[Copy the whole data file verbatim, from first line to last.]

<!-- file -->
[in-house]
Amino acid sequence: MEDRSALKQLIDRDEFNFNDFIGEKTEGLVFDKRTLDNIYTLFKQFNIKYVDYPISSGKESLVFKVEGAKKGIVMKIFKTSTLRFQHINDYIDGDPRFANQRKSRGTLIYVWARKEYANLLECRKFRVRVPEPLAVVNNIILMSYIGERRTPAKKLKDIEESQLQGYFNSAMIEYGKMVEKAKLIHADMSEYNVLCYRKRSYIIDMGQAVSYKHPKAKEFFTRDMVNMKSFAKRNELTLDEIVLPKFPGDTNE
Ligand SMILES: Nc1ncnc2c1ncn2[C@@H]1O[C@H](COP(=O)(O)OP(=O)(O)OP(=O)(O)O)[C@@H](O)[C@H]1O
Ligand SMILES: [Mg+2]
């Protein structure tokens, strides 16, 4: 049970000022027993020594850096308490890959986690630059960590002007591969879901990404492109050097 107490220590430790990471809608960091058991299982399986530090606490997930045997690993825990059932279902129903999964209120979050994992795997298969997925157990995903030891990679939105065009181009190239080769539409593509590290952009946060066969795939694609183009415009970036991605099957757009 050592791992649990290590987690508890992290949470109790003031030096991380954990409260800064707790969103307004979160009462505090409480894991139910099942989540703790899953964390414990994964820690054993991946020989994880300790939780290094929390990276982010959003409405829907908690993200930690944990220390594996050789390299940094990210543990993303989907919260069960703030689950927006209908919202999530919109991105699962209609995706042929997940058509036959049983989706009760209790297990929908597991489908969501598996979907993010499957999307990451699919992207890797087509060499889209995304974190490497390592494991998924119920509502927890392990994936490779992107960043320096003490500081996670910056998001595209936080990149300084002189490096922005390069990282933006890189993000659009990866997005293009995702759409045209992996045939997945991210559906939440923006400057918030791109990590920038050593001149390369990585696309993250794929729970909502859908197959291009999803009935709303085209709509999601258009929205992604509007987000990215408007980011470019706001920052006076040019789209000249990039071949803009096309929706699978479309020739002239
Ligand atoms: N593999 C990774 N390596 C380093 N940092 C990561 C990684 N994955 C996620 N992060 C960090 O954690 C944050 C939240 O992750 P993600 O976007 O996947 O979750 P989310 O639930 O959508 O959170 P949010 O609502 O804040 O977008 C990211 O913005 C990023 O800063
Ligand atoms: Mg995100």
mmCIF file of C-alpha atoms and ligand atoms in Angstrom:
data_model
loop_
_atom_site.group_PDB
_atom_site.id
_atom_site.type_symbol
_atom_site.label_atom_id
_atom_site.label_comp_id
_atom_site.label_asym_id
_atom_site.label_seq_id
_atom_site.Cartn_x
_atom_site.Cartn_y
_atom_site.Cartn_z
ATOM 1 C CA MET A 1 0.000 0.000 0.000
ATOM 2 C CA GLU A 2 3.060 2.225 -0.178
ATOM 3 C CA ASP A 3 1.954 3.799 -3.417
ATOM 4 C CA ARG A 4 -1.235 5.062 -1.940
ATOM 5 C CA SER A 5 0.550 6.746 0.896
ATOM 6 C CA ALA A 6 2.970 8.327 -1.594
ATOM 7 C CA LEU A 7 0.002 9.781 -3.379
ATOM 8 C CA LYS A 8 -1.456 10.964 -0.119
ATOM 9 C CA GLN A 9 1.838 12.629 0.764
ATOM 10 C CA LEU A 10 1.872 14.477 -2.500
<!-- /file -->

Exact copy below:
[in-house]
Amino acid sequence: MEDRSALKQLIDRDEFNFNDFIGEKTEGLVFDKRTLDNIYTLFKQFNIKYVDYPISSGKESLVFKVEGAKKGIVMKIFKTSTLRFQHINDYIDGDPRFANQRKSRGTLIYVWARKEYANLLECRKFRVRVPEPLAVVNNIILMSYIGERRTPAKKLKDIEESQLQGYFNSAMIEYGKMVEKAKLIHADMSEYNVLCYRKRSYIIDMGQAVSYKHPKAKEFFTRDMVNMKSFAKRNELTLDEIVLPKFPGDTNE
Ligand SMILES: Nc1ncnc2c1ncn2[C@@H]1O[C@H](COP(=O)(O)OP(=O)(O)OP(=O)(O)O)[C@@H](O)[C@H]1O
Ligand SMILES: [Mg+2]
């Protein structure tokens, strides 16, 4: 049970000022027993020594850096308490890959986690630059960590002007591969879901990404492109050097 107490220590430790990471809608960091058991299982399986530090606490997930045997690993825990059932279902129903999964209120979050994992795997298969997925157990995903030891990679939105065009181009190239080769539409593509590290952009946060066969795939694609183009415009970036991605099957757009 050592791992649990290590987690508890992290949470109790003031030096991380954990409260800064707790969103307004979160009462505090409480894991139910099942989540703790899953964390414990994964820690054993991946020989994880300790939780290094929390990276982010959003409405829907908690993200930690944990220390594996050789390299940094990210543990993303989907919260069960703030689950927006209908919202999530919109991105699962209609995706042929997940058509036959049983989706009760209790297990929908597991489908969501598996979907993010499957999307990451699919992207890797087509060499889209995304974190490497390592494991998924119920509502927890392990994936490779992107960043320096003490500081996670910056998001595209936080990149300084002189490096922005390069990282933006890189993000659009990866997005293009995702759409045209992996045939997945991210559906939440923006400057918030791109990590920038050593001149390369990585696309993250794929729970909502859908197959291009999803009935709303085209709509999601258009929205992604509007987000990215408007980011470019706001920052006076040019789209000249990039071949803009096309929706699978479309020739002239
Ligand atoms: N593999 C990774 N390596 C380093 N940092 C990561 C990684 N994955 C996620 N992060 C960090 O954690 C944050 C939240 O992750 P993600 O976007 O996947 O979750 P989310 O639930 O959508 O959170 P949010 O609502 O804040 O977008 C990211 O913005 C990023 O800063
Ligand atoms: Mg995100």
mmCIF file of C-alpha atoms and ligand atoms in Angstrom:
data_model
loop_
_atom_site.group_PDB
_atom_site.id
_atom_site.type_symbol
_atom_site.label_atom_id
_atom_site.label_comp_id
_atom_site.label_asym_id
_atom_site.label_seq_id
_atom_site.Cartn_x
_atom_site.Cartn_y
_atom_site.Cartn_z
ATOM 1 C CA MET A 1 0.000 0.000 0.000
ATOM 2 C CA GLU A 2 3.060 2.225 -0.178
ATOM 3 C CA ASP A 3 1.954 3.799 -3.417
ATOM 4 C CA ARG A 4 -1.235 5.062 -1.940
ATOM 5 C CA SER A 5 0.550 6.746 0.896
ATOM 6 C CA ALA A 6 2.970 8.327 -1.594
ATOM 7 C CA LEU A 7 0.002 9.781 -3.379
ATOM 8 C CA LYS A 8 -1.456 10.964 -0.119
ATOM 9 C CA GLN A 9 1.838 12.629 0.764
ATOM 10 C CA LEU A 10 1.872 14.477 -2.500